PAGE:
Continuing his recent embrace of liberal-backed policies to put more money in workers’ pockets, Gov. Jerry Brown on Monday signed legislation boosting the compensation of Californians taking paid family leave.
In signing the bill, Brown endorsed another policy high on the agenda of Democrats and their allies in organized labor. A week ago he signed legislation pushing California’s minimum wage to $15 an hour, a change Brown called morally justified despite an eventual cost to the state of around $4 billion annually.
At a signing ceremony in his office Monday, Brown cast the family leave legislation as part of a package of policies that embody a more “empathetic” approach shielding Californians from the vagaries of a global economy marked by “gross inequality that is not an abstraction, but it's grinding down the lives of a lot of people who live in California.”
“We know California has benefited from globalization,” Brown said, but he argued it has brought “pressure on wages” and “pressure against providing benefits.”
“We are trying to compensate for the gross inequality,” the governor added. “We want do as much as we can in a creative way to make sure that everybody has a decent life.”
Currently, workers taking time off to care for family members can receive 55 percent of their lost wages. The legislation Brown signed will boost that to 60 percent of prior wages, or to 70 percent for those who were earning less money, by 2018.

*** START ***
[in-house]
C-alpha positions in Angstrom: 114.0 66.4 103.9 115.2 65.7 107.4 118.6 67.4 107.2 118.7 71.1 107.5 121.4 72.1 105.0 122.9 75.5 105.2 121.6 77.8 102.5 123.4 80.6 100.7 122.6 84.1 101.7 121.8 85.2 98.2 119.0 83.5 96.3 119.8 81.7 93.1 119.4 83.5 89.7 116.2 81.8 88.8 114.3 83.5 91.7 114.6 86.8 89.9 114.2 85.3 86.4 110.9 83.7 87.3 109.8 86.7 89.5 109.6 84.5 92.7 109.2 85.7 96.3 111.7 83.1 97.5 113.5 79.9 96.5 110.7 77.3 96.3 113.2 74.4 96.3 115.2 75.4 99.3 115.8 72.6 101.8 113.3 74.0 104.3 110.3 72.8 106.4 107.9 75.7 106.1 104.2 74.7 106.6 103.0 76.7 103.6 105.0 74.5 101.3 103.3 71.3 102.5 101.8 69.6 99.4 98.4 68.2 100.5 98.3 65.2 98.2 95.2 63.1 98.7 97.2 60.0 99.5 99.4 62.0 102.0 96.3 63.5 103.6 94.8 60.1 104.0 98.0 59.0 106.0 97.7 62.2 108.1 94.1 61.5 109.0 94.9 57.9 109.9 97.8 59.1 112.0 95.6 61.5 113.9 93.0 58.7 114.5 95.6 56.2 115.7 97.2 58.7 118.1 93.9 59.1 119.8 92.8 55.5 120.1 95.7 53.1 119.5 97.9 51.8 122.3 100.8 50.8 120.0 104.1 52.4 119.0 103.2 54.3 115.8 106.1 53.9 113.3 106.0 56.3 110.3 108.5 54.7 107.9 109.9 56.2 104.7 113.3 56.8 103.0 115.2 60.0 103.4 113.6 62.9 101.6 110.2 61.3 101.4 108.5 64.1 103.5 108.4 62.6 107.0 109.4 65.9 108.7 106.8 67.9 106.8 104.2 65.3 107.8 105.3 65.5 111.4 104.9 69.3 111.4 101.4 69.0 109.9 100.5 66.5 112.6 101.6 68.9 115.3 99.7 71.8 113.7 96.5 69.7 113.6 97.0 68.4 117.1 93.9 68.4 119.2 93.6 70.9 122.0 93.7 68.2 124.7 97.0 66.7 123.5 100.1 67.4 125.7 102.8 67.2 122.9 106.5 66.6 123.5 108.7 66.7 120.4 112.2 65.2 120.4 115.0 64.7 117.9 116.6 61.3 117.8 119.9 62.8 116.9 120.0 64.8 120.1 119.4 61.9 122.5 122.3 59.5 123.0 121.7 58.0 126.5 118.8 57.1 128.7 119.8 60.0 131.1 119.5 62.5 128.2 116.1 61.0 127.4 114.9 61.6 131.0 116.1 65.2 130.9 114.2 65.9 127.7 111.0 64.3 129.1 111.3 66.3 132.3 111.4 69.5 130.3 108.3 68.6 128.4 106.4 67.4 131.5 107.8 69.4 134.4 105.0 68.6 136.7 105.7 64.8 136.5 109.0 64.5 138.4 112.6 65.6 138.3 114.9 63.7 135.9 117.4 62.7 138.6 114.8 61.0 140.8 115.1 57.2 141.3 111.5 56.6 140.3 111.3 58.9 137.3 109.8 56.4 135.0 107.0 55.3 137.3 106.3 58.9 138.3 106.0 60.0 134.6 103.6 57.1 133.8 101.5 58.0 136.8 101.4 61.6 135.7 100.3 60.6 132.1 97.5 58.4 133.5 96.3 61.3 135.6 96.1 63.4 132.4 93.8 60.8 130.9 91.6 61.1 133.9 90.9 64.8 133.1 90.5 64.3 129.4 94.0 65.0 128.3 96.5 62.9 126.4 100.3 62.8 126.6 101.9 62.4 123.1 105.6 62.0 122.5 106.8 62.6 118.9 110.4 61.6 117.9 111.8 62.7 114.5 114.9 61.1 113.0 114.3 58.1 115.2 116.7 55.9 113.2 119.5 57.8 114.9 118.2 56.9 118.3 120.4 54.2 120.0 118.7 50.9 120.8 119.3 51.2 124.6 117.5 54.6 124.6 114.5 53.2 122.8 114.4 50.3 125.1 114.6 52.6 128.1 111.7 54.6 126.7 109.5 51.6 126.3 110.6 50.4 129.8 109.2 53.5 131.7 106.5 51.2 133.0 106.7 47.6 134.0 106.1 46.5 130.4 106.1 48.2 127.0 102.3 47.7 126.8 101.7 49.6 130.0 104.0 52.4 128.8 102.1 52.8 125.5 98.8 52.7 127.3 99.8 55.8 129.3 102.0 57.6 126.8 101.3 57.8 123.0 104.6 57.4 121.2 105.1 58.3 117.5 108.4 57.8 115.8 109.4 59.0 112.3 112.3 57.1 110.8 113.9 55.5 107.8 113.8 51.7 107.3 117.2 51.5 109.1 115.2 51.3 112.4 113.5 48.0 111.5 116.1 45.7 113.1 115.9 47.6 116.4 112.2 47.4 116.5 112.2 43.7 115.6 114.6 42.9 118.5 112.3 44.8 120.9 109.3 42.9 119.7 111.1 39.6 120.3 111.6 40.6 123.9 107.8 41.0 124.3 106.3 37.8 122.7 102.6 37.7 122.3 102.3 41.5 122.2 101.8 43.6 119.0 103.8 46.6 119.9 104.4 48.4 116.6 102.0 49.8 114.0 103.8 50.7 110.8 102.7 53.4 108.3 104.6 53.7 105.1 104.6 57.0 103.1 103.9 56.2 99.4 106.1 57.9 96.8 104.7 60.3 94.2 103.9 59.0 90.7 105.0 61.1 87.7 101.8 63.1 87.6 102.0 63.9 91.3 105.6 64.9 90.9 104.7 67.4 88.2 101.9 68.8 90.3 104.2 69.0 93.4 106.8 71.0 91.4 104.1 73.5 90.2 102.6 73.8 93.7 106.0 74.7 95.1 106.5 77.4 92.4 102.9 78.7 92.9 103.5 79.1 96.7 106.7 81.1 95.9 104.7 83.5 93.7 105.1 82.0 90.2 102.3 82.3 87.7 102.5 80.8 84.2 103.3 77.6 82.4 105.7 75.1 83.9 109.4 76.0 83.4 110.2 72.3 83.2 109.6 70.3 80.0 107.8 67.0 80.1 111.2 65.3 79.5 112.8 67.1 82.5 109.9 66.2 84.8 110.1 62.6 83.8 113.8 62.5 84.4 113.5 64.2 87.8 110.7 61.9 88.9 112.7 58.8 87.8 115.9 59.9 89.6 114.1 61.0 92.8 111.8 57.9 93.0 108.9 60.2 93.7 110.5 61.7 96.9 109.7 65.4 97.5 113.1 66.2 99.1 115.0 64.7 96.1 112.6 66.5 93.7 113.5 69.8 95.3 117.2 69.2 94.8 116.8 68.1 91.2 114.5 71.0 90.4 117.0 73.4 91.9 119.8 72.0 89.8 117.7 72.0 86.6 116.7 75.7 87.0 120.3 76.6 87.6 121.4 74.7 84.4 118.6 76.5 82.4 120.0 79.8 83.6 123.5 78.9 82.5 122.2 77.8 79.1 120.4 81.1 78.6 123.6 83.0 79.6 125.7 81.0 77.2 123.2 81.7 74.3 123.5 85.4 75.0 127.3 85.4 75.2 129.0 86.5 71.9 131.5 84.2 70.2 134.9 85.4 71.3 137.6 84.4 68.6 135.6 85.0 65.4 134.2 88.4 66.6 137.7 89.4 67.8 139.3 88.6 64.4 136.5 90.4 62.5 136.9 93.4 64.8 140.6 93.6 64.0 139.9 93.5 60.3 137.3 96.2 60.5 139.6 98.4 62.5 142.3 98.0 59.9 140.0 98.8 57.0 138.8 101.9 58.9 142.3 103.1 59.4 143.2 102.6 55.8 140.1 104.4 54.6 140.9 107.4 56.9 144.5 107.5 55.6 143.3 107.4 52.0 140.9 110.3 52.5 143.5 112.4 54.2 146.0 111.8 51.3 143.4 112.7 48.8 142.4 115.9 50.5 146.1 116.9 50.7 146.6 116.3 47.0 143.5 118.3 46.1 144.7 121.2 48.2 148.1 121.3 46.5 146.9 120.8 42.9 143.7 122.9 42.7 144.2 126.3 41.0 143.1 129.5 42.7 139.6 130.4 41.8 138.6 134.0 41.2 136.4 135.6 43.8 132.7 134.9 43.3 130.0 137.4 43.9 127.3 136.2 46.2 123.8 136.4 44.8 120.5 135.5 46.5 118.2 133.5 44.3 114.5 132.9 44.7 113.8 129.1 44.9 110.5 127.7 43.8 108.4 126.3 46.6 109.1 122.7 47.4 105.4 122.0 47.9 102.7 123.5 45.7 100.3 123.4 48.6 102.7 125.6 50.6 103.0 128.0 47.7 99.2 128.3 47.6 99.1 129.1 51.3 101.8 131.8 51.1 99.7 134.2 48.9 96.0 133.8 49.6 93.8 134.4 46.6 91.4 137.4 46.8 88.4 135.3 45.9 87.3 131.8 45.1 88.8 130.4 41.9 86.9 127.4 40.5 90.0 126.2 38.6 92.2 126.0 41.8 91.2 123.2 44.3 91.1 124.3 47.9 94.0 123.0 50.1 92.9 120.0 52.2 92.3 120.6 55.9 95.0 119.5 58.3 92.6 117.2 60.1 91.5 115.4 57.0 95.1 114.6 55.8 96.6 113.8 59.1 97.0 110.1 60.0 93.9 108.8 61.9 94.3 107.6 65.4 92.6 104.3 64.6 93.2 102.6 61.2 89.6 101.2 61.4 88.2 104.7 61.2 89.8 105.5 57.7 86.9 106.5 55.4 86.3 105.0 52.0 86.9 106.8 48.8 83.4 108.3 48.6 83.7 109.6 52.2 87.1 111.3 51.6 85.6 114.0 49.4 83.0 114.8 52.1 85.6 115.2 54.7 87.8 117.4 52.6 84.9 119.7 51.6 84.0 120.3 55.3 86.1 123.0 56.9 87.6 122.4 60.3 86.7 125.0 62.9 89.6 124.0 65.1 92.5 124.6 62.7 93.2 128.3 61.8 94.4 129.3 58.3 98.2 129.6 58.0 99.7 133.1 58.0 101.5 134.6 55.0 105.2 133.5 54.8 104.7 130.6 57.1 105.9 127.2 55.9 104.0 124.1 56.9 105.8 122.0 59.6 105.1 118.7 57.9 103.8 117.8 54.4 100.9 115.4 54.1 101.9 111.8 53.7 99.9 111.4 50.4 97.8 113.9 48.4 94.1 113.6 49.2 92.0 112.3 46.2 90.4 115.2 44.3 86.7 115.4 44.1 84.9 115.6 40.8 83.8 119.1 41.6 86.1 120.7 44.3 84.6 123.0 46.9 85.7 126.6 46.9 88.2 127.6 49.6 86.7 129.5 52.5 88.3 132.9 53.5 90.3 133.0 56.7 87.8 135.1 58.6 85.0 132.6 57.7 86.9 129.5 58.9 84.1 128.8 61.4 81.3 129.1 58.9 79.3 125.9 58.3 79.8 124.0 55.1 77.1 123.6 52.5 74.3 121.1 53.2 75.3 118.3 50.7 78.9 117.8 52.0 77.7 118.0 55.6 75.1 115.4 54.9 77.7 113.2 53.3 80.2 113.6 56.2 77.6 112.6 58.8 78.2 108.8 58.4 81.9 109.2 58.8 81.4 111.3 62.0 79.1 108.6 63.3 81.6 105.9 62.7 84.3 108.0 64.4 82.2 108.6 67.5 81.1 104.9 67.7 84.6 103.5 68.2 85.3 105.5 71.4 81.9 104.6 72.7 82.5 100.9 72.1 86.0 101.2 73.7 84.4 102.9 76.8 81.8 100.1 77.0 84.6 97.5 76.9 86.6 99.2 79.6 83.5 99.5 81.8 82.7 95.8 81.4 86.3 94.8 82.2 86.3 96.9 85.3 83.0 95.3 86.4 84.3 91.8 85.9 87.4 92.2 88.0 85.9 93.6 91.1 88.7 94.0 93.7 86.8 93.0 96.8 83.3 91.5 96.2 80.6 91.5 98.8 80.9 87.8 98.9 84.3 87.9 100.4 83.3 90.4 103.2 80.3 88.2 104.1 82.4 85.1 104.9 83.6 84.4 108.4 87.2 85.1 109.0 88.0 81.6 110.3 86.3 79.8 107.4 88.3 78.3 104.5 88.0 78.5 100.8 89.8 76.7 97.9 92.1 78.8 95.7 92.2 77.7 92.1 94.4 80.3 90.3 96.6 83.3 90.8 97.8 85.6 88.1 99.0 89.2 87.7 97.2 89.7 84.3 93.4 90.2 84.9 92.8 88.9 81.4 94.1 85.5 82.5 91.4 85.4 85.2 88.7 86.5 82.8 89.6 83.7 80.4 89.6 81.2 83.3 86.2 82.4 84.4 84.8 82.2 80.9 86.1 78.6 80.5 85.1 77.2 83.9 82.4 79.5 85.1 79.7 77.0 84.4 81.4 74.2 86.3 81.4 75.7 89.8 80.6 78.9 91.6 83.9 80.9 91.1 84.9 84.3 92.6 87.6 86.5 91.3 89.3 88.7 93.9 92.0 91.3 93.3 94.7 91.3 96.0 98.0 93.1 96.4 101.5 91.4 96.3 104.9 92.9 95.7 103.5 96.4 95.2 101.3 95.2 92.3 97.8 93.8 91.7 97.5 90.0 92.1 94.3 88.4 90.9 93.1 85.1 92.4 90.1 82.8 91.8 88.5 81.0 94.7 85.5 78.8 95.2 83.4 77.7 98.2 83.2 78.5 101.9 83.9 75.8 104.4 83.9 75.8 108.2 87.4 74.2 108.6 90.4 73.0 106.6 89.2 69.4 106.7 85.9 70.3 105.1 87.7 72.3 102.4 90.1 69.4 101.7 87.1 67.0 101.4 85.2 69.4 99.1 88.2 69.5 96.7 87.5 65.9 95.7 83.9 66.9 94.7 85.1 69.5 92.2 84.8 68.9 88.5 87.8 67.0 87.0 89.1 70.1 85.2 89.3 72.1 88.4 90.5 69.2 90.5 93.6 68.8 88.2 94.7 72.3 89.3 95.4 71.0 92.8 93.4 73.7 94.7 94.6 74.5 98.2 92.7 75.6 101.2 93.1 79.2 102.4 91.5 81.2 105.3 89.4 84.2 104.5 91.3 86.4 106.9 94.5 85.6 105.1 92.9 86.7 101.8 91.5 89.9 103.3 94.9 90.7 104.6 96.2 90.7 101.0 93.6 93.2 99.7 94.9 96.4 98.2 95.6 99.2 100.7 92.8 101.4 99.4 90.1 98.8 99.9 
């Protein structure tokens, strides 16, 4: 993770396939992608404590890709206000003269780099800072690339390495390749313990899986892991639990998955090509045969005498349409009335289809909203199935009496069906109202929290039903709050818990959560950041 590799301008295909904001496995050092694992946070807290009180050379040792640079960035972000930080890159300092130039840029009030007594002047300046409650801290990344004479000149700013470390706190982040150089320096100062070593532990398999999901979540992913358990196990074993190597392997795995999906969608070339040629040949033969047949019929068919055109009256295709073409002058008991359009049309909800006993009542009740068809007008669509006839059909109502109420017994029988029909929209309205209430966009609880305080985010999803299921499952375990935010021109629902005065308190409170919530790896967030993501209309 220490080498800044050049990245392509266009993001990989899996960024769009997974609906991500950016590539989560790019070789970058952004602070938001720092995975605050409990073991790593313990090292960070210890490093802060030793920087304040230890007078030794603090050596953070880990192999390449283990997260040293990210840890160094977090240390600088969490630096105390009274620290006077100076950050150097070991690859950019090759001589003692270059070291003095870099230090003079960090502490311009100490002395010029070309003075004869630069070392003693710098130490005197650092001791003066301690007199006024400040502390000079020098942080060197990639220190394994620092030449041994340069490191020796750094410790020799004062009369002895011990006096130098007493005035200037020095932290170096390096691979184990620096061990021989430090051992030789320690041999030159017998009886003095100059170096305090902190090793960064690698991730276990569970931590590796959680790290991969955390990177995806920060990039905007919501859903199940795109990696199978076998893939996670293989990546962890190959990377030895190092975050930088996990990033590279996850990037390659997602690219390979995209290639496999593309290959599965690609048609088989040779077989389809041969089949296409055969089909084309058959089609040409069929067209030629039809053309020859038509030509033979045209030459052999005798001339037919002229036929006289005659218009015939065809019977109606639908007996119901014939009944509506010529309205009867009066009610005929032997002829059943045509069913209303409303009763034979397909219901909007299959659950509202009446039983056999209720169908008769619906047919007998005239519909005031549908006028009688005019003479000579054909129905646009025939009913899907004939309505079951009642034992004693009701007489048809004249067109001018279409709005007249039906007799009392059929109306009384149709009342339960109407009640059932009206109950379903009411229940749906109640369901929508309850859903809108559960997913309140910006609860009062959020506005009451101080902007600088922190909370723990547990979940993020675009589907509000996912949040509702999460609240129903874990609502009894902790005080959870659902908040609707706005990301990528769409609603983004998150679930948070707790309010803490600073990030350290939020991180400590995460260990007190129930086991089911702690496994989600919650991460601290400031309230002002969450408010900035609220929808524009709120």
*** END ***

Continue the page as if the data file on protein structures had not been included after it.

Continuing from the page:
The same increases would apply to people enrolled in California’s State Disability insurance program, which entitles people to paid time off for non-work related injuries and disabilities, including pregnancies. Workers can take up to 6 weeks through the paid family leave program and up to 52 weeks off through the state disability program.
Raising the rate would allocate an additional $348 million in 2018 and $587 million by 2021 out of the state’s Disability Insurance Fund. The state-run program is funded by employee payroll deductions, not taxpayer dollars.
Low-wage workers have not taken advantage of the program because they cannot afford the pay cut, according to research cited by Assemblyman Jimmy Gomez, D-Los Angeles, to explain why he authored the bill.
“The people who are using it the least are the ones who are making minimum wage or barely above minimum wage,” Gomez said on the Assembly floor in March. “If a worker is already struggling to make ends meet on 100 percent of her salary, already living paycheck to paycheck, what makes us think that a worker can take off six weeks at 55 percent of their wage?”
Last year Brown disappointed liberal lawmakers by vetoing legislation enabling more family members to take unpaid leave. In his veto message, he said the measure would create a confusing disparity with federal law. Business groups like the California Chamber of Commerce had opposed Senate Bill 406, warning it would cost employers money and expose them to lawsuits.
The expansion Brown signed on Monday did not draw opposition from the business lobby.